A pioneering sewage-powered product that makes electricity and then cleans up the sewage could lead to free wastewater treatment, say scientists. The Microbial Fuel Cell (MFC), which is powered by microbes in sewage, is as compact as a washing machine and could be invaluable in the third-world or drought regions.
The clever device runs on bacteria contained in sewage, the American Chemical Society (ACS) National Meeting, in San Deigo, has been told.
Dr Orianna Bretschger, from the J. Craig Venter Institute, Maryland, USA, and her team have made improvements to one version of the MFC.
Dr Bretschger, told ACS members about the device, saying, "Our prototype incorporates innovations so that it can process five times more sewage six times more efficiently at half the cost of its predecessors.
"We've improved its energy recovery capacity from about two percent to as much as thirteen percent, which is a great step in the right direction. That actually puts us in a realm where we could produce a meaningful amount of electricity if this technology is implemented commercially. Eventually, we could have wastewater treatment for free."
Various steps are involved in treating wastewater today that split solids and liquids in sewage and then clean up the water. Settling tanks, macerators and filters and chemical and biological processes can all be used in the process that consume up to 2% of America's total energy, it has been estimated.
Fuel cells traditionally use a flow of oxygen and hydrogen to generate constant electricity and so then obtain drinkable water.
MFCs work in a similar way, but use organic material, such as bacteria in sewage to break down the organic materials. As the microbes digest the organic material, negatively-charged electrons are produced - the basis of electricity.
The research team has even discovered some microbes that digest problematic pollutants including toluene and benzene that can be present in the sewage.
The MFC is made up of a sealed unit where the microbes are grown on a film over an electrode that collects the electrons. At the same time, positive protons flow through a membrane to another unsealed unit. Here, microbes on another electrode mix oxygen with the protons and electrons and create water or other chemicals.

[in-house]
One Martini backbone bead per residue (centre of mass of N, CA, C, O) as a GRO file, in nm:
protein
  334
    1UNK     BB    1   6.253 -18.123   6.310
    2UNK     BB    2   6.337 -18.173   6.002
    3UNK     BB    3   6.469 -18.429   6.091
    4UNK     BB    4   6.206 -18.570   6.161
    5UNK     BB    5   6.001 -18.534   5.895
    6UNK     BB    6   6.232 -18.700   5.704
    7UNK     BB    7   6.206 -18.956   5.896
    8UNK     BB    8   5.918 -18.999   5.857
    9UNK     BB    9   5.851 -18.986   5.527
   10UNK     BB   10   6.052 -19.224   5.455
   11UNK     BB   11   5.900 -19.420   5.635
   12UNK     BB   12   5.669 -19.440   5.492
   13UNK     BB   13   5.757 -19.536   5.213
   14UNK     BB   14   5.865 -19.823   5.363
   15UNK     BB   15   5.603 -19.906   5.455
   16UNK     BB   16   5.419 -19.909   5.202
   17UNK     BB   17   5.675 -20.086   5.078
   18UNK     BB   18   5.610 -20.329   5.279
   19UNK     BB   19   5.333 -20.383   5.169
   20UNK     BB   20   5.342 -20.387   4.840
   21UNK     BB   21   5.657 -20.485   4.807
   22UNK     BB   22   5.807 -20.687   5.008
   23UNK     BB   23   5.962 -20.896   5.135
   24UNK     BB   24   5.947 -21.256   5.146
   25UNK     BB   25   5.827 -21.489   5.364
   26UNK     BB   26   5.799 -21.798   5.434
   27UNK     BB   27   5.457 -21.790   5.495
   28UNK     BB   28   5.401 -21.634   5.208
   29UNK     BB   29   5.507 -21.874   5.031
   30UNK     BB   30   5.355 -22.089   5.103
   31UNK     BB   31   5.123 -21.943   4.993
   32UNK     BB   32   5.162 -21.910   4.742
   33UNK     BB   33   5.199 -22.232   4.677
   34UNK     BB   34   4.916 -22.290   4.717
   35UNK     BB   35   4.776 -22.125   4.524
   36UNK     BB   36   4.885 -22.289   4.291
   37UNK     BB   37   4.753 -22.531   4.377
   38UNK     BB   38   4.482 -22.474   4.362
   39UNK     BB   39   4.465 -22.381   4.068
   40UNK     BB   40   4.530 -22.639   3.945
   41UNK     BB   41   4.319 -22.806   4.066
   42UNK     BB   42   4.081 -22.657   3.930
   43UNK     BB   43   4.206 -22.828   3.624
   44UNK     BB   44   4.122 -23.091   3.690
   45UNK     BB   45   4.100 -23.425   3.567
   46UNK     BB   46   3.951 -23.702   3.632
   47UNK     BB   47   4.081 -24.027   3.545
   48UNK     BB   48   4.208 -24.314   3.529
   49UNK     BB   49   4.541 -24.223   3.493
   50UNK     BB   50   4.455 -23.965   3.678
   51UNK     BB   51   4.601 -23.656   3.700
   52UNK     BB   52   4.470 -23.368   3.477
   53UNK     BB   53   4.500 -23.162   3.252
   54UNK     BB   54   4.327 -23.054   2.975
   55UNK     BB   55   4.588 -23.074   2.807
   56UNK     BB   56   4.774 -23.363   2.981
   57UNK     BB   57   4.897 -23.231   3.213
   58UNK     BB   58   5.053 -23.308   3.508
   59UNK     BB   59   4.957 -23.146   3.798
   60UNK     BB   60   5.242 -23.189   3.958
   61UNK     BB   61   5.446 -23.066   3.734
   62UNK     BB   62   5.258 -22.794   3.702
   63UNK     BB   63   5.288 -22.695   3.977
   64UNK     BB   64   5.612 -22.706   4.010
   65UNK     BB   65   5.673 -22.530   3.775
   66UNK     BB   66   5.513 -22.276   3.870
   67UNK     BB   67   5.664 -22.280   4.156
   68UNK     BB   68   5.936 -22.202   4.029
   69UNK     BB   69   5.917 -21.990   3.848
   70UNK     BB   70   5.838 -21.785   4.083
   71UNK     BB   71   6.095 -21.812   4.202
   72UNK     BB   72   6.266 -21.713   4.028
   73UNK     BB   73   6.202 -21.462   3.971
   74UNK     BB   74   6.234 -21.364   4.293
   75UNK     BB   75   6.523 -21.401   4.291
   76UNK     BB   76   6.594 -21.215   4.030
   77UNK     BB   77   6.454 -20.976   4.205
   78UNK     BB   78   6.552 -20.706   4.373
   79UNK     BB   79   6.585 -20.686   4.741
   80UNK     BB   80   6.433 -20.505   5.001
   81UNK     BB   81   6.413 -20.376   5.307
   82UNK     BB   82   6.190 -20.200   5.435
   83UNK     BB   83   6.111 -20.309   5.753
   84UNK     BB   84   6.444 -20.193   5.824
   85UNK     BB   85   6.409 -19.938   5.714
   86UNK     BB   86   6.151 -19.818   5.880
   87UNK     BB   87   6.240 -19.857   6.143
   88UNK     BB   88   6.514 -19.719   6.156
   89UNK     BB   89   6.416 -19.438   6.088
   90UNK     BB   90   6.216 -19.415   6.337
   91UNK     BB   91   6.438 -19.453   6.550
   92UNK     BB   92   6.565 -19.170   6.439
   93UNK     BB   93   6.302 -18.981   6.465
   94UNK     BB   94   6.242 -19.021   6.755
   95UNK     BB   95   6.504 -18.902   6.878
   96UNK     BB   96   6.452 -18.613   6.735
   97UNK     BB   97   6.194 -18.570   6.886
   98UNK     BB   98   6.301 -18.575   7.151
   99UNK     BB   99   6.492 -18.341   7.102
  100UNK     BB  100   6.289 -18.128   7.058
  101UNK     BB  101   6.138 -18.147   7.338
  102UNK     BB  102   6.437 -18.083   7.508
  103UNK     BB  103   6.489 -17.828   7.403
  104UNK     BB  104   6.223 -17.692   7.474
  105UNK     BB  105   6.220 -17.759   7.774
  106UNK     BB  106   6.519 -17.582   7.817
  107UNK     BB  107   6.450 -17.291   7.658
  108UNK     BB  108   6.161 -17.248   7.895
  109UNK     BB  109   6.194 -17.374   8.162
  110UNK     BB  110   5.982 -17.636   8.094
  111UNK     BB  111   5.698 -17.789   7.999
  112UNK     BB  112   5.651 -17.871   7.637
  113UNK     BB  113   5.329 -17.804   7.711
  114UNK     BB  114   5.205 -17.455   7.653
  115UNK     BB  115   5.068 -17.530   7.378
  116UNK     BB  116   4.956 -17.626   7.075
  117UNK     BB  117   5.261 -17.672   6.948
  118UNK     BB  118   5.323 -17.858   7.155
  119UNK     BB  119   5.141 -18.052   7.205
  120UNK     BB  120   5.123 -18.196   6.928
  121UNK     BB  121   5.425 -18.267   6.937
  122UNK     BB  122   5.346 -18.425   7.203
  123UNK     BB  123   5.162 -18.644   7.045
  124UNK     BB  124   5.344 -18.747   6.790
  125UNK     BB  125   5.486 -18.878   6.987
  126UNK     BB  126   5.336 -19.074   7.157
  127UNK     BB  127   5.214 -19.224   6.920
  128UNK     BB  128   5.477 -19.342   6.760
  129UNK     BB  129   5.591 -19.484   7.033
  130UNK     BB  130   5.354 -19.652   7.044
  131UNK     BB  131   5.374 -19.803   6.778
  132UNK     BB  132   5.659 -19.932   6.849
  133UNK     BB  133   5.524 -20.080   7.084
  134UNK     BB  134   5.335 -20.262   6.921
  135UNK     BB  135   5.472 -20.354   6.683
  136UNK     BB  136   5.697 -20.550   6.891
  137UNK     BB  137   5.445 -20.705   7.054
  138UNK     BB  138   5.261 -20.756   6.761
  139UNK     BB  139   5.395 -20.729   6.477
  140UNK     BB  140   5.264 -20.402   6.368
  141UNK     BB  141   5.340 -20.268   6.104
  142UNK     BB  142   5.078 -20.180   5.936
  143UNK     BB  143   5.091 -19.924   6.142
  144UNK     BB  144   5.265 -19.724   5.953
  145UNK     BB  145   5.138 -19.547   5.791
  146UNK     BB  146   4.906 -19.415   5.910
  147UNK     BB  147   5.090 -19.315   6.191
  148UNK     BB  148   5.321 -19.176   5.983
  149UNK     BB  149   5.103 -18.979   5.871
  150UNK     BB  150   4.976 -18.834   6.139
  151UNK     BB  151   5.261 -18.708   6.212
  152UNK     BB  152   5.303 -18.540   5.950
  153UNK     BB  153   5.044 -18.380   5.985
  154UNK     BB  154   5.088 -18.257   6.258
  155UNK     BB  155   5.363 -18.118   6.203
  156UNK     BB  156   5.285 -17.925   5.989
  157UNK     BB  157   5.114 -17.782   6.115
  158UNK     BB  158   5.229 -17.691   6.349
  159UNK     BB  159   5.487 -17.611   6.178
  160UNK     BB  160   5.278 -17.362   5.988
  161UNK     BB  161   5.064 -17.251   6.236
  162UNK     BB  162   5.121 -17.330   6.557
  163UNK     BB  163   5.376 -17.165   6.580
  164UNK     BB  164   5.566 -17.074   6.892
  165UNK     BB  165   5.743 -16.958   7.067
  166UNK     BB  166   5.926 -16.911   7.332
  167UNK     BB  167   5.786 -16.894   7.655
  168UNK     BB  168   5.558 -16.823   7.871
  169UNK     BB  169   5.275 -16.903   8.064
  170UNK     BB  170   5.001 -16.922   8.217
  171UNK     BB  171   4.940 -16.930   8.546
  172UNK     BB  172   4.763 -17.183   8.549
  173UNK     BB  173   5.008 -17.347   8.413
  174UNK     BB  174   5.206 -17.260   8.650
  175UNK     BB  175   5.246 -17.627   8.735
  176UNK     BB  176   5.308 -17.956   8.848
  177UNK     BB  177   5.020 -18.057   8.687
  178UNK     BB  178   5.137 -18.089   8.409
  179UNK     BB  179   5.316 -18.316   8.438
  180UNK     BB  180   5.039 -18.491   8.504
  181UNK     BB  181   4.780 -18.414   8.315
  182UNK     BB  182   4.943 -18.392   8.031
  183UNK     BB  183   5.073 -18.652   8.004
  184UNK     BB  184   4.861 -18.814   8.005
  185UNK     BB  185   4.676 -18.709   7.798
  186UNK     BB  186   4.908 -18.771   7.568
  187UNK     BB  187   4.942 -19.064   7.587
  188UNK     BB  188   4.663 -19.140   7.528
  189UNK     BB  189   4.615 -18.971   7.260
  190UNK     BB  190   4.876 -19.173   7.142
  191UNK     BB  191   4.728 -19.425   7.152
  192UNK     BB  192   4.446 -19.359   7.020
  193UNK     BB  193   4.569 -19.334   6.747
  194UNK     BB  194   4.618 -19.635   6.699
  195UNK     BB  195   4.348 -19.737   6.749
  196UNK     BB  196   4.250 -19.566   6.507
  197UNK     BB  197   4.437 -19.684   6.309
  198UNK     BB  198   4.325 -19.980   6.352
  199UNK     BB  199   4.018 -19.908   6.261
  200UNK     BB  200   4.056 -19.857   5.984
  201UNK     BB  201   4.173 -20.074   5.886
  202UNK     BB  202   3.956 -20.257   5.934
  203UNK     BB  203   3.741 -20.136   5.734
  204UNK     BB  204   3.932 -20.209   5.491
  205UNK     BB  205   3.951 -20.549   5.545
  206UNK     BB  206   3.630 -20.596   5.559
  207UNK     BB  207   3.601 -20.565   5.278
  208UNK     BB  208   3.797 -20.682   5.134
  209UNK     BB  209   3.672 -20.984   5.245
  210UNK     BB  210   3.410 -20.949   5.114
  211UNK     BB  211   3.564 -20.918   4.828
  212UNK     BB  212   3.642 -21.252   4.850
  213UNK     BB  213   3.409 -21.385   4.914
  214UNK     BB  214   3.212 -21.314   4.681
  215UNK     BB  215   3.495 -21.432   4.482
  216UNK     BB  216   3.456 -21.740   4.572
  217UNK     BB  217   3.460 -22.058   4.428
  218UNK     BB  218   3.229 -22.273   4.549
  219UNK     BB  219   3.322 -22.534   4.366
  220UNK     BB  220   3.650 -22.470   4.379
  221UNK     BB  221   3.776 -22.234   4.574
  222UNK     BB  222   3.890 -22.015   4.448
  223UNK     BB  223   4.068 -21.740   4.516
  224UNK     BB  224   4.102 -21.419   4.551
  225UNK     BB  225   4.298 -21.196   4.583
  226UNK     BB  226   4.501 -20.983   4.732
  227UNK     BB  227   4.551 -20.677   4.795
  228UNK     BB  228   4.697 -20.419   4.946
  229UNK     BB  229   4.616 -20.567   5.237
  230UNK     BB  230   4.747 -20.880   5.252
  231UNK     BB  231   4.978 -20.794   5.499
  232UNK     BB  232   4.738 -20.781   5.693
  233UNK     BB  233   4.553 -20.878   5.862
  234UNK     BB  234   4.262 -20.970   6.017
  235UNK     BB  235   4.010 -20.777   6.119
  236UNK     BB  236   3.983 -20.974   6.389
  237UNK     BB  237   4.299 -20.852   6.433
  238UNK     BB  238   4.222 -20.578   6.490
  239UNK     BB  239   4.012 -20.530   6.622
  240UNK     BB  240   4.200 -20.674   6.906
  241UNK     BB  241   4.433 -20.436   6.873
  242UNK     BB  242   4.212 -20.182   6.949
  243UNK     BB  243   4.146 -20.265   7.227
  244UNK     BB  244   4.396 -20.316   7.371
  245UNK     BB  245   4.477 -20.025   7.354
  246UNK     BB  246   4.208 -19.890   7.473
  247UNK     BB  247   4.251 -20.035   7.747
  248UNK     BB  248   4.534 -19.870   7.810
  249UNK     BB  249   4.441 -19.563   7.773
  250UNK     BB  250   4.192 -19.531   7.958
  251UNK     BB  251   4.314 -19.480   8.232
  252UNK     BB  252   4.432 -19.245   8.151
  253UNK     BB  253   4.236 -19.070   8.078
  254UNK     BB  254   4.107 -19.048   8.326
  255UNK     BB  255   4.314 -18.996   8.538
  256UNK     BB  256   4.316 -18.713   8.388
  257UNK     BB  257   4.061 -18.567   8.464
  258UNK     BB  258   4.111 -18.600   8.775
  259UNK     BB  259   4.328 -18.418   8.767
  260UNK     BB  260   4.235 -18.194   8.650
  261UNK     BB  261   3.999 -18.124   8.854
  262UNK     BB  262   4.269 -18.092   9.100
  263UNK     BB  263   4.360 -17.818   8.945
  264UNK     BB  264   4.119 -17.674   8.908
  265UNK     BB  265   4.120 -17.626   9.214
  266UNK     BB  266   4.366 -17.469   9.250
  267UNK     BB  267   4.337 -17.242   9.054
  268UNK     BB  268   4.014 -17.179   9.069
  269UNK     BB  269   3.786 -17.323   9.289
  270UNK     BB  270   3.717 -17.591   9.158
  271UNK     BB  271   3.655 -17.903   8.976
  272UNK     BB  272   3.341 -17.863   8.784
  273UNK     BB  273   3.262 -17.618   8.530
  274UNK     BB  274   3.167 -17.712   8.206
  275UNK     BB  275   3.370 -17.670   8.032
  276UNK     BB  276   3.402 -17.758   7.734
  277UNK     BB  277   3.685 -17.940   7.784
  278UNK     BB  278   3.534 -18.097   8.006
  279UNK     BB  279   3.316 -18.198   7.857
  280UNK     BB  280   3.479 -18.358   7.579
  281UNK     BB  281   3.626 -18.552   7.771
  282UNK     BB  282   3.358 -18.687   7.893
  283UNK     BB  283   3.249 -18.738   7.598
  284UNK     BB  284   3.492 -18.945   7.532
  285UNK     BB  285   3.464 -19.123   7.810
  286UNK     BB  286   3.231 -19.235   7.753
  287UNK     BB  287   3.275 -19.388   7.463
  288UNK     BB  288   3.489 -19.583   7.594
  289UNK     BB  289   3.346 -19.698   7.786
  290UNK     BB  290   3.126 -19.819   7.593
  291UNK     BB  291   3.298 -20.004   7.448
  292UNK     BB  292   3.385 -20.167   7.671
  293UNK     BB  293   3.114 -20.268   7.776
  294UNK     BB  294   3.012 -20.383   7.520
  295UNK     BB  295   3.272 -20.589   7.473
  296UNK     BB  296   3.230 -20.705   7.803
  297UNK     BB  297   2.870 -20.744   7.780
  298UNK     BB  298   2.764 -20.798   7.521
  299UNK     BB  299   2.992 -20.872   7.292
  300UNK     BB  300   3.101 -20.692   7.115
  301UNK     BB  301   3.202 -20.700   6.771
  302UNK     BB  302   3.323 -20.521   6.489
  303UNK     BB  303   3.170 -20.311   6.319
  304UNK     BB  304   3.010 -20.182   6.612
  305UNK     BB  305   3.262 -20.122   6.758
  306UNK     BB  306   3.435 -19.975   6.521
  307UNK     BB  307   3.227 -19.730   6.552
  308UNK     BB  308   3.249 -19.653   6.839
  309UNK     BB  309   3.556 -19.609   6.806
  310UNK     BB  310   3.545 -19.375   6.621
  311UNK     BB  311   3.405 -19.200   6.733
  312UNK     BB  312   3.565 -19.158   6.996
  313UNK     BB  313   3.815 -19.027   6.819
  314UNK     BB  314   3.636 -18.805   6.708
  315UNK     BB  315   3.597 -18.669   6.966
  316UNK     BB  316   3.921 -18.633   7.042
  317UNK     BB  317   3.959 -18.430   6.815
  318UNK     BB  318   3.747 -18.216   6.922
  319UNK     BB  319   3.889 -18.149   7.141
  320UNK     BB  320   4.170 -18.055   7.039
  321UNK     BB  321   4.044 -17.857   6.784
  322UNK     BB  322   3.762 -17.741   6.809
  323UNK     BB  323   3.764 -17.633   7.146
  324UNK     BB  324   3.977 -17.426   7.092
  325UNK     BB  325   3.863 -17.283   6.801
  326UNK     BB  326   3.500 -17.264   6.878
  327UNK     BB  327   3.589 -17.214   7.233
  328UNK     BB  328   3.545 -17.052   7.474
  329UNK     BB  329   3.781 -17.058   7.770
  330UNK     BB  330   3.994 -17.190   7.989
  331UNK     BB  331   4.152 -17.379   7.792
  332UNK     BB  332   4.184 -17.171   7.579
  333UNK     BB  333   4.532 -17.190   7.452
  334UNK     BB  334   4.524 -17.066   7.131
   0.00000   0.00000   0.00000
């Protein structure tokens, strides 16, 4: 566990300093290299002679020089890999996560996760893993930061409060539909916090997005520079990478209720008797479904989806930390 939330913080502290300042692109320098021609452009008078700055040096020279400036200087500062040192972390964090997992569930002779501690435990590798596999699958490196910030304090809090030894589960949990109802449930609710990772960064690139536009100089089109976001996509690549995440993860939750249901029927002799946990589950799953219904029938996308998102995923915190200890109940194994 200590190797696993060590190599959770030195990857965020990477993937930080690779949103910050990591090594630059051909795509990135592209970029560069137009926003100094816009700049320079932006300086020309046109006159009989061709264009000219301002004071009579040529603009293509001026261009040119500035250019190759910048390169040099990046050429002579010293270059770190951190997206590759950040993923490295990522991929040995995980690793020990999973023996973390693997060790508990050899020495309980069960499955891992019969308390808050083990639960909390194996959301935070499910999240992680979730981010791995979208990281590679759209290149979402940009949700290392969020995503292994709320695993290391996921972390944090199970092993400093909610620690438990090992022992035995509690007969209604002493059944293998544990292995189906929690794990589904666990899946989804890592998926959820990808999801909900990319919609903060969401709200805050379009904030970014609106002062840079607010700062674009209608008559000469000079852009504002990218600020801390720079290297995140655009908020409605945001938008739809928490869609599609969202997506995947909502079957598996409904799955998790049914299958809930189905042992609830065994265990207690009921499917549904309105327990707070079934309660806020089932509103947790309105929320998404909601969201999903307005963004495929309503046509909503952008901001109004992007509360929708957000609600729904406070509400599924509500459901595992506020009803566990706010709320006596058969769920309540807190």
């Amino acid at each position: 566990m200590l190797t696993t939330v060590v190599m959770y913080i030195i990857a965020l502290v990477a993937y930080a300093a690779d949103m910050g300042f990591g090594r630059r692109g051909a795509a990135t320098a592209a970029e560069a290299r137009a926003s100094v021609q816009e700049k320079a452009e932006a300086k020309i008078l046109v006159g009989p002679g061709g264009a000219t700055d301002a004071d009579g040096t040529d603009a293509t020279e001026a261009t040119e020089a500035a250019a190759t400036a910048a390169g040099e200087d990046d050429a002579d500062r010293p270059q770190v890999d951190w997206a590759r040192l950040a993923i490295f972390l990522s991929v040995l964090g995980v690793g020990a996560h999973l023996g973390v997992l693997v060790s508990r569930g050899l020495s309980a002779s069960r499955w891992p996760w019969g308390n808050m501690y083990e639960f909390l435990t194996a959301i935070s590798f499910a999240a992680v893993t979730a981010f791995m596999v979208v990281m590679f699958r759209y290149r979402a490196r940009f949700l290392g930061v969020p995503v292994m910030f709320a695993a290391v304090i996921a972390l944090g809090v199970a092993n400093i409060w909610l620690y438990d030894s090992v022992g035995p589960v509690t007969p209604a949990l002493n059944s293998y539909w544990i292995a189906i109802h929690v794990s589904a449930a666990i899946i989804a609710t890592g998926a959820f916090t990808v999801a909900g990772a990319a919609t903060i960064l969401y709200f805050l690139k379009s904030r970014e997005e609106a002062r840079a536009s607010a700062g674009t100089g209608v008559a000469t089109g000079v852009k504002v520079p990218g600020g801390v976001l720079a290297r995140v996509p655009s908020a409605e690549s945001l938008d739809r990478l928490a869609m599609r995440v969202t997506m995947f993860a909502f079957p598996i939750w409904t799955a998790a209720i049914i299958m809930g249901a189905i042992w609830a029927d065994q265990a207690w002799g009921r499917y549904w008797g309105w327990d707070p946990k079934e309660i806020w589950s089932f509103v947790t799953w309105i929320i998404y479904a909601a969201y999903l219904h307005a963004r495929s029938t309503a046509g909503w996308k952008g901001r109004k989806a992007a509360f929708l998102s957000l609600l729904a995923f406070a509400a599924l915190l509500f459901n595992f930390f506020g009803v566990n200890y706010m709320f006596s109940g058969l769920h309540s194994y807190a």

The microbial fuel cell consists of a sealed chamber in which the microbes grow in a film on an electrode, which receives their electrons. Meanwhile, positively-charged units termed protons pass through a membrane to a second, unsealed container. In that container, microbes growing on another electrode combine oxygen with those protons and the electrons flowing as electricity from the electrode in the sealed chamber, producing water or other compounds like Hydrogen peroxide.
The device also removes organic material from sewage and prevents bad microbes that can spread diseases.
At the moment, the team's MFC can remove around 97% of organic materials, but it would need to reach 99.99% for the water to be clean enough to drink, says Dr Bretschger.
Since unveiling the first MFC in 2011, its handling capacity has risen from 20-100 gallons. Using polyvinyl chloride framework and electrodes made from graphite instead of titanium, they have halved costs. The MFC now works out at around $150 (£94) per gallon, but it is hoped that the cost can be further reduced to maximum of $20 (£12) a gallon so it can complete with other methods.
The MFC currently converts around 13% of the slurry's energy into electricity, but with improvements, larger devices could run conventional sewage treatment units, Dr Bretschger believes.
The study has received financial support from the San Diego Foundation Blasker Science and Technology award and the California State PIER EISG program.